James Gandolfini

Joe Gannascoli (pictured) has given an number of interviews lately in which he congratulates himself for his enlightened attitude, as if the straight actor had done something personally or professionally brave by playing Vito Spatafore, the outed gay Mafioso on The Sopranos.

His arms must be tired from all that patting himself on the back, but Gannascoli does deserve credit for coming up with the idea himself to make Vito gay. Not only did that idea give the actor more face time on the show than if he’d remained just another hitman sitting around in the shadowy corners of Tony’s office, but it also added a genuinely new twist to the Mafia mythology.

I know some viewers have grumbled that his storyline, including his exile in a quaint New England town, is a distraction from the main action in New Jersey, but I’ve been fascinated by Vito’s story, as ladled out in the ”Live Free or Die” episode two weeks ago and in last night’s ”Johnny Cakes” episode.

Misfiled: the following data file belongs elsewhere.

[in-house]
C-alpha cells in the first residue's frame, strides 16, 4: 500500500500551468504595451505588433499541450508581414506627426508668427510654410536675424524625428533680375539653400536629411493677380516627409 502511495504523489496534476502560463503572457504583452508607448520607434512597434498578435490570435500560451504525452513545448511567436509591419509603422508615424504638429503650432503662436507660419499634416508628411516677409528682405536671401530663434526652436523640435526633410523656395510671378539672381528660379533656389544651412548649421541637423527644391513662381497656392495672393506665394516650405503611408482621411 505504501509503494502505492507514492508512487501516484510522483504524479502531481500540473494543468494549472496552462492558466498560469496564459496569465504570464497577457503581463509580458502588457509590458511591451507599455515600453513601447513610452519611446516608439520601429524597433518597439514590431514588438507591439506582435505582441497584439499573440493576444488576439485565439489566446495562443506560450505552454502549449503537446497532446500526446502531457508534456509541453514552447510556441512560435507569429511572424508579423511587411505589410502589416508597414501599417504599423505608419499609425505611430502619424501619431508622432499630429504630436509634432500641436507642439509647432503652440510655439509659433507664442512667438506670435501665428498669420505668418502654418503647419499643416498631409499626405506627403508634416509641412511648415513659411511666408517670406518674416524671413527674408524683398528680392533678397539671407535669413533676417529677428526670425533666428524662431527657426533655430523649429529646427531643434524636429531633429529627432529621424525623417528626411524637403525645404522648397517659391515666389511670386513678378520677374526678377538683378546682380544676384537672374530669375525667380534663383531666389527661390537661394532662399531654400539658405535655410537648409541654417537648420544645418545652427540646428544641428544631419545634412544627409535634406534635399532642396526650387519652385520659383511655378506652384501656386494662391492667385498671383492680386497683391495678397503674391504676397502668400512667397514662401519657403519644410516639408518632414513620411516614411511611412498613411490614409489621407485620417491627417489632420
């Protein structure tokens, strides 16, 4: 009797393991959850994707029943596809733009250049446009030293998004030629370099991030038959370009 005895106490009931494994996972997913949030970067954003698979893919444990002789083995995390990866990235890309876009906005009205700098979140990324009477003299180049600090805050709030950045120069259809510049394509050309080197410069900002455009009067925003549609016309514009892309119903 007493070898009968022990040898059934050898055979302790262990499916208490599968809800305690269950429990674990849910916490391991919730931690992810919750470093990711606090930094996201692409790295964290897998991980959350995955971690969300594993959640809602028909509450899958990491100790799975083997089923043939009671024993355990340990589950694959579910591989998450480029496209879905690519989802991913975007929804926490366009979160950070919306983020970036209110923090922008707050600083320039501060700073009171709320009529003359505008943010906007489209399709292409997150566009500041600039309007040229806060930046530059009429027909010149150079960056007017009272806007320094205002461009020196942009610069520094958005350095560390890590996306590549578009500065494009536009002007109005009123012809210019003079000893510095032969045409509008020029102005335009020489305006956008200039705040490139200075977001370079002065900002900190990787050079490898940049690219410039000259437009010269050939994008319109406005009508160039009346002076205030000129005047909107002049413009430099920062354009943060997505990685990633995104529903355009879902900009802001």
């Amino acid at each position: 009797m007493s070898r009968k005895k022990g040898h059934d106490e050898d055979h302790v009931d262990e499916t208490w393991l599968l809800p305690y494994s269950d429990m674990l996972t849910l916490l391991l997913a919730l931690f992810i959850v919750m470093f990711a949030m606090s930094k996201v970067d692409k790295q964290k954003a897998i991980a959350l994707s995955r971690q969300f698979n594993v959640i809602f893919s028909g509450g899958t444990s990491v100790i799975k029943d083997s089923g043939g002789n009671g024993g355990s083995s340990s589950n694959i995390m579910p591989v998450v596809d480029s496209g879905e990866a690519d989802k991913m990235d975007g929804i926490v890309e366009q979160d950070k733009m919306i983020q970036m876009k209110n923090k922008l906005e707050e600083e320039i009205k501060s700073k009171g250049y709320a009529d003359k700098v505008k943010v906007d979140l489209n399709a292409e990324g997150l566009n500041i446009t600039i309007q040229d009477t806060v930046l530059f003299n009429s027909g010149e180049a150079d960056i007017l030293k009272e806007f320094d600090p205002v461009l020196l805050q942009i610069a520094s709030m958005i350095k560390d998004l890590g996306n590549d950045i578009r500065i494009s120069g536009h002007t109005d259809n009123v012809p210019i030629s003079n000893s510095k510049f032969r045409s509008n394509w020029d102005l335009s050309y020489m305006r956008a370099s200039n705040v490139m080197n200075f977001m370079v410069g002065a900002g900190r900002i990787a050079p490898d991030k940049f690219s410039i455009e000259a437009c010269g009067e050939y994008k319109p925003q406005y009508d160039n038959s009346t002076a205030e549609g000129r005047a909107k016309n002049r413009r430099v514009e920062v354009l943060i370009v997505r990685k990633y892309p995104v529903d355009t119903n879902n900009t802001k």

You can read more about Vito, including some mild spoilers about what’s in store for his family, in this extensive interview with Gannascoli at Again, a little too much self-congratulation, but I loved his Soprano-esque line about his newfound fame: ”Listen, I would have [performed a particular sexual act] a long time ago if I knew this was going to happen.”

James Gandolfini
The Sopranos
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